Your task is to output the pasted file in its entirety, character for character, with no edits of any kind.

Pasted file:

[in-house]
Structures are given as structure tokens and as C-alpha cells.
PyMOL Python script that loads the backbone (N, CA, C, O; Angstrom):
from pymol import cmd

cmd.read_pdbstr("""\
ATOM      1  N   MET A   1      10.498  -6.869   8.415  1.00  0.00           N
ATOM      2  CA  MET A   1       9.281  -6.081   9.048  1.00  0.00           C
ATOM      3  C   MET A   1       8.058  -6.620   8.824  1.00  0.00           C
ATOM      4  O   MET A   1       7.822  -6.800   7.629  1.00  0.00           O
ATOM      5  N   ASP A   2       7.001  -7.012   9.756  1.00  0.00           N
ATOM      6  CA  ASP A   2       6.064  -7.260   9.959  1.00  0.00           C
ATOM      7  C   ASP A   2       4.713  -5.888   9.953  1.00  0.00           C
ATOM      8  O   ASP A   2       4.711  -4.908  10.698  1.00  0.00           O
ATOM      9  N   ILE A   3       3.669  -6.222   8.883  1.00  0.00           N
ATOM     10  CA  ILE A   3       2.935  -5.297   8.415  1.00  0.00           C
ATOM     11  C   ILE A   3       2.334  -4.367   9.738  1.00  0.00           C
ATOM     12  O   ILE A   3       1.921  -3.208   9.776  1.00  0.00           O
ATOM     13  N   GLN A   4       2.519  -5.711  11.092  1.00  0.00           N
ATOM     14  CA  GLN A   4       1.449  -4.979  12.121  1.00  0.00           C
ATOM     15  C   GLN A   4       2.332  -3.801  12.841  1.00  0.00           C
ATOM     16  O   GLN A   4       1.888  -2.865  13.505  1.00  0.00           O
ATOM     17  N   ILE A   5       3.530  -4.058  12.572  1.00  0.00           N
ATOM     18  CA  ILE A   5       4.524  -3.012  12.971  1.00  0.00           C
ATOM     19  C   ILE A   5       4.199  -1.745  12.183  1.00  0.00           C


[in-house]
Structures are given as structure tokens and as C-alpha cells.
PyMOL Python script that loads the backbone (N, CA, C, O; Angstrom):
from pymol import cmd

cmd.read_pdbstr("""\
ATOM      1  N   MET A   1      10.498  -6.869   8.415  1.00  0.00           N
ATOM      2  CA  MET A   1       9.281  -6.081   9.048  1.00  0.00           C
ATOM      3  C   MET A   1       8.058  -6.620   8.824  1.00  0.00           C
ATOM      4  O   MET A   1       7.822  -6.800   7.629  1.00  0.00           O
ATOM      5  N   ASP A   2       7.001  -7.012   9.756  1.00  0.00           N
ATOM      6  CA  ASP A   2       6.064  -7.260   9.959  1.00  0.00           C
ATOM      7  C   ASP A   2       4.713  -5.888   9.953  1.00  0.00           C
ATOM      8  O   ASP A   2       4.711  -4.908  10.698  1.00  0.00           O
ATOM      9  N   ILE A   3       3.669  -6.222   8.883  1.00  0.00           N
ATOM     10  CA  ILE A   3       2.935  -5.297   8.415  1.00  0.00           C
ATOM     11  C   ILE A   3       2.334  -4.367   9.738  1.00  0.00           C
ATOM     12  O   ILE A   3       1.921  -3.208   9.776  1.00  0.00           O
ATOM     13  N   GLN A   4       2.519  -5.711  11.092  1.00  0.00           N
ATOM     14  CA  GLN A   4       1.449  -4.979  12.121  1.00  0.00           C
ATOM     15  C   GLN A   4       2.332  -3.801  12.841  1.00  0.00           C
ATOM     16  O   GLN A   4       1.888  -2.865  13.505  1.00  0.00           O
ATOM     17  N   ILE A   5       3.530  -4.058  12.572  1.00  0.00           N
ATOM     18  CA  ILE A   5       4.524  -3.012  12.971  1.00  0.00           C
ATOM     19  C   ILE A   5       4.199  -1.745  12.183  1.00  0.00           C